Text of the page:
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vimeo

Essential viewing, once you get past the overlong introduction. Lukas Litzsinger’s talk at last fall’s PRACTICE conference at the NYU Game Center. Simply the most interesting and detailed reflections on the design of Netrunner that exists anywhere. Watch it now.

Ending Takeaways from Ben Ruiz’s talk

Ben Ruiz’s talk on successful beat’em up mechanics was a master’s breakdown on the mechanics of a beat’em up. His background as an artist and animator informs his knowledge of the animation and the design of combat systems in beat’em ups games.

Important take-aways:

-Each Weapon in a beat’em up can be thought of as a character.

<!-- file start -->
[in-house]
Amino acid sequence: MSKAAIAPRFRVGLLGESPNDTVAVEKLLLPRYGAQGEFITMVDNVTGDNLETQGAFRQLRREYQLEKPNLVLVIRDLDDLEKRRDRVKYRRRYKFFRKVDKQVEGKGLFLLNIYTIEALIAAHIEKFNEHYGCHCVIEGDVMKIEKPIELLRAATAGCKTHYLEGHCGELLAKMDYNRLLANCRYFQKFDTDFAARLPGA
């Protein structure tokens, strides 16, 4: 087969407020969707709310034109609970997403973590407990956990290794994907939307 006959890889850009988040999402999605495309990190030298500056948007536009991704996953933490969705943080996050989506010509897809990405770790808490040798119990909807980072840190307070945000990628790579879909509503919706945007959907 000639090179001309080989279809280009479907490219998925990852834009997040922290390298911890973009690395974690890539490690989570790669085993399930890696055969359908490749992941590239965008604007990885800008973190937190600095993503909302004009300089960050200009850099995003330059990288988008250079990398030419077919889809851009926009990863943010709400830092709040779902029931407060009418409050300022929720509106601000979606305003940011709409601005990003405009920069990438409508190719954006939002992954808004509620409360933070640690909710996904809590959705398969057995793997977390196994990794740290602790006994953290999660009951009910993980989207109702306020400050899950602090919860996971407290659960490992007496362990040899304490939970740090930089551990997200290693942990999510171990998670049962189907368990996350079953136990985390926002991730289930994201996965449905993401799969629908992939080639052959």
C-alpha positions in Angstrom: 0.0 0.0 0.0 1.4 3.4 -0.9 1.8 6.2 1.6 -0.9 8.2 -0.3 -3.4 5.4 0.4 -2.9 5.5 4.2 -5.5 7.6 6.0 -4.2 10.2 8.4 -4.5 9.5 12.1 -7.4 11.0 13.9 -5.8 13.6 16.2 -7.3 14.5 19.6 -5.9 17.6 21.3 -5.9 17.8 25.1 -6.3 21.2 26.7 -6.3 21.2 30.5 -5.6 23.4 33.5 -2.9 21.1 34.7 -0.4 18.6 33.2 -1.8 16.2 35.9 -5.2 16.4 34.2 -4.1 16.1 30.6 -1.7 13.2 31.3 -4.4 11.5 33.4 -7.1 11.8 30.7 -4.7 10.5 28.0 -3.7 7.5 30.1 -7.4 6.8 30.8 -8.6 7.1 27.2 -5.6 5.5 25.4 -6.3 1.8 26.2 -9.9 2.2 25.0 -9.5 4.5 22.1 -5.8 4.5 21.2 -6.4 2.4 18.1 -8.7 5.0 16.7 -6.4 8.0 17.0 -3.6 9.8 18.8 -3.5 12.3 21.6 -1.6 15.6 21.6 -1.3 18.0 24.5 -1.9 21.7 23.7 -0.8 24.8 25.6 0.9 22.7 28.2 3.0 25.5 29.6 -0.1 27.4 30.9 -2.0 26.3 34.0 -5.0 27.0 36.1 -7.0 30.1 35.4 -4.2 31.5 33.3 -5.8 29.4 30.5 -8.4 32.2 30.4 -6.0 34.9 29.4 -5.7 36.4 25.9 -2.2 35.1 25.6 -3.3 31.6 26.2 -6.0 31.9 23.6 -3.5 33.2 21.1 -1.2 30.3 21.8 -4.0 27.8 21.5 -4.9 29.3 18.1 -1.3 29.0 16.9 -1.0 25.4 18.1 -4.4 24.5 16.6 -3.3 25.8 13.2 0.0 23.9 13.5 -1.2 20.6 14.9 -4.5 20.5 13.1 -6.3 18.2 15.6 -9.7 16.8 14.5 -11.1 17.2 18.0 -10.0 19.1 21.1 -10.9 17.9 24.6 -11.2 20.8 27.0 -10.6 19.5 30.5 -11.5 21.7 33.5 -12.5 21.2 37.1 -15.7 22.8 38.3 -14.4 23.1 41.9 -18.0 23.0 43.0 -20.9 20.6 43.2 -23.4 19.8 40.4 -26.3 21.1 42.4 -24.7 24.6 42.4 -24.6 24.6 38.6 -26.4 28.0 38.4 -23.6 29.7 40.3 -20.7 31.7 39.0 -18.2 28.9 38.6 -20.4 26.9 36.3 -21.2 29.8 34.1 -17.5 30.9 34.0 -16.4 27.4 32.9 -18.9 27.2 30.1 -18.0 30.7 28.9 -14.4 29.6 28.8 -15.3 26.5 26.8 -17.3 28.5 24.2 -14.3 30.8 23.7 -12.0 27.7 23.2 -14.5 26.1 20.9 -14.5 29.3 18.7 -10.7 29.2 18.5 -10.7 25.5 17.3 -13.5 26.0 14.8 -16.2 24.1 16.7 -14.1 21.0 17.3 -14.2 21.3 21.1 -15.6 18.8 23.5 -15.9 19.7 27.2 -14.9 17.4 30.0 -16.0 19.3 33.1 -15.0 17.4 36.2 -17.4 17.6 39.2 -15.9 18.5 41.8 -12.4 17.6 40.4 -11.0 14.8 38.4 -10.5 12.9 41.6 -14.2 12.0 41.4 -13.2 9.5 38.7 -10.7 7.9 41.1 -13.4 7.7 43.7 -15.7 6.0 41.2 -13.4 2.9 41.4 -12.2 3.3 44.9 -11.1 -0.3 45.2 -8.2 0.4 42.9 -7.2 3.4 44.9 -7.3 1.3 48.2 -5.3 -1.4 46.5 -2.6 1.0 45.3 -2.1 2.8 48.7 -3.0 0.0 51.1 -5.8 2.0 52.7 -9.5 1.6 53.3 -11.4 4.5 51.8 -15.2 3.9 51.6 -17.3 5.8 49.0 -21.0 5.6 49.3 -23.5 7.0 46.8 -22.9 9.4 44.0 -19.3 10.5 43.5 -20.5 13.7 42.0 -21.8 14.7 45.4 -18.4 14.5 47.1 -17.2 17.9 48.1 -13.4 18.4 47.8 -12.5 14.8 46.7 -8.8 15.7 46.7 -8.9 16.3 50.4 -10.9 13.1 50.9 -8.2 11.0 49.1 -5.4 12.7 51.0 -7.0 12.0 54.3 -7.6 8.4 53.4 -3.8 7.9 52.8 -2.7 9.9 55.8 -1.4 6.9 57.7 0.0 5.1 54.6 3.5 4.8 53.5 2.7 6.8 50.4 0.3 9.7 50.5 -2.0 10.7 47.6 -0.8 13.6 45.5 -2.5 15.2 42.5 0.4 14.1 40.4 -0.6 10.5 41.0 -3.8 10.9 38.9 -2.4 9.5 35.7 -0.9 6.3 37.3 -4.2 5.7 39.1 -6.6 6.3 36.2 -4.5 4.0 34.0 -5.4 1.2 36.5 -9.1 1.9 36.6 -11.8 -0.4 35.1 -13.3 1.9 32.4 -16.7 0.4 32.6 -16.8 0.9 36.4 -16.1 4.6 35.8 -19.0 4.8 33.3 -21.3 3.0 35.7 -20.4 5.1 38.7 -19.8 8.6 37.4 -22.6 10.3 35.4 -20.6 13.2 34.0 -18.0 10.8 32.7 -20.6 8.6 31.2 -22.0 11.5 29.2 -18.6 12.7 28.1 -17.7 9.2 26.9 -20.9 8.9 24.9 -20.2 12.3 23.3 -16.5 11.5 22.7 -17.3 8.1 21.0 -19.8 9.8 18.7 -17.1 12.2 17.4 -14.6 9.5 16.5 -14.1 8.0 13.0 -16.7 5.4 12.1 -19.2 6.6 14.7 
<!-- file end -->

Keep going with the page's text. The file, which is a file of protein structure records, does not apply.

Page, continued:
-Stack visual effects on your “strucked” enemy to give it a visceral/meaty feel

-Animation fundamentals like anticipation are integral to combat design.

        -Anticipation however, is at odds with game feel.

-Create a rhythm for your attack series.

-Decelerate the series’ rhythm of your combo in the end will give a lasting impact of the series

Question from the audience:

“Do you take knowledge from real life fighting?”

-Though he does not endorse starting a real life fight club, he does take stuff from real fighting, and used to train in boxing.

youtube

Indie Tech Talk #17 - Andy Hull

A really rare look into the tech under the hood in spelunky, and what it means to find the sweet spot in technology design. Andy does a great job of tackling a subject we all deal with, and yet I’ve somehow never seen covered before.

vimeo

“No Quarter is a opportunity for humans to interact with each other, which is what we do best.  Let’s be honest, that’s what humans are about, and that’s what games are about, to a large degree.” - Frank Lantz